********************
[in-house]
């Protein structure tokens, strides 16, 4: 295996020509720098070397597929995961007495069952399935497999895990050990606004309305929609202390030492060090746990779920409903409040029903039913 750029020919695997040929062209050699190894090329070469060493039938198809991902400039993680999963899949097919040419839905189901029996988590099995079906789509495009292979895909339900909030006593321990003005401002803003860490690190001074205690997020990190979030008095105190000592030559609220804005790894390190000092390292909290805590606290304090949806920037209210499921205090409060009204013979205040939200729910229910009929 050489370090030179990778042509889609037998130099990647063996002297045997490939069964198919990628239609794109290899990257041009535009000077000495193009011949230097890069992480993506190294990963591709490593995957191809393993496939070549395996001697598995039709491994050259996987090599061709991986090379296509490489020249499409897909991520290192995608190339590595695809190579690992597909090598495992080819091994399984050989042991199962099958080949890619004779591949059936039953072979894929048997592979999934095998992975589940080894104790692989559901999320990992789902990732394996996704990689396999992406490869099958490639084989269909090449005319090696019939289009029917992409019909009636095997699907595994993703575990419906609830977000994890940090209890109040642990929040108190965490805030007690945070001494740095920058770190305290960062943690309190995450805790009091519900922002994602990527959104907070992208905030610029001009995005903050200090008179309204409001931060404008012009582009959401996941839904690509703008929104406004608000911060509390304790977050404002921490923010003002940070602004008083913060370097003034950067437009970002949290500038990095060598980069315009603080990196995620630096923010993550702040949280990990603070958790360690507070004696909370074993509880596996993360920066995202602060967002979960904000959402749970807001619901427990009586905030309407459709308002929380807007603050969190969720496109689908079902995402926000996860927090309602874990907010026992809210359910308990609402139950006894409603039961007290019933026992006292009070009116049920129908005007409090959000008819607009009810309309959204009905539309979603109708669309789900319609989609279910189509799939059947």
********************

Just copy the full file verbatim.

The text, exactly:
[in-house]
């Protein structure tokens, strides 16, 4: 295996020509720098070397597929995961007495069952399935497999895990050990606004309305929609202390030492060090746990779920409903409040029903039913 750029020919695997040929062209050699190894090329070469060493039938198809991902400039993680999963899949097919040419839905189901029996988590099995079906789509495009292979895909339900909030006593321990003005401002803003860490690190001074205690997020990190979030008095105190000592030559609220804005790894390190000092390292909290805590606290304090949806920037209210499921205090409060009204013979205040939200729910229910009929 050489370090030179990778042509889609037998130099990647063996002297045997490939069964198919990628239609794109290899990257041009535009000077000495193009011949230097890069992480993506190294990963591709490593995957191809393993496939070549395996001697598995039709491994050259996987090599061709991986090379296509490489020249499409897909991520290192995608190339590595695809190579690992597909090598495992080819091994399984050989042991199962099958080949890619004779591949059936039953072979894929048997592979999934095998992975589940080894104790692989559901999320990992789902990732394996996704990689396999992406490869099958490639084989269909090449005319090696019939289009029917992409019909009636095997699907595994993703575990419906609830977000994890940090209890109040642990929040108190965490805030007690945070001494740095920058770190305290960062943690309190995450805790009091519900922002994602990527959104907070992208905030610029001009995005903050200090008179309204409001931060404008012009582009959401996941839904690509703008929104406004608000911060509390304790977050404002921490923010003002940070602004008083913060370097003034950067437009970002949290500038990095060598980069315009603080990196995620630096923010993550702040949280990990603070958790360690507070004696909370074993509880596996993360920066995202602060967002979960904000959402749970807001619901427990009586905030309407459709308002929380807007603050969190969720496109689908079902995402926000996860927090309602874990907010026992809210359910308990609402139950006894409603039961007290019933026992006292009070009116049920129908005007409090959000008819607009009810309309959204009905539309979603109708669309789900319609989609279910189509799939059947």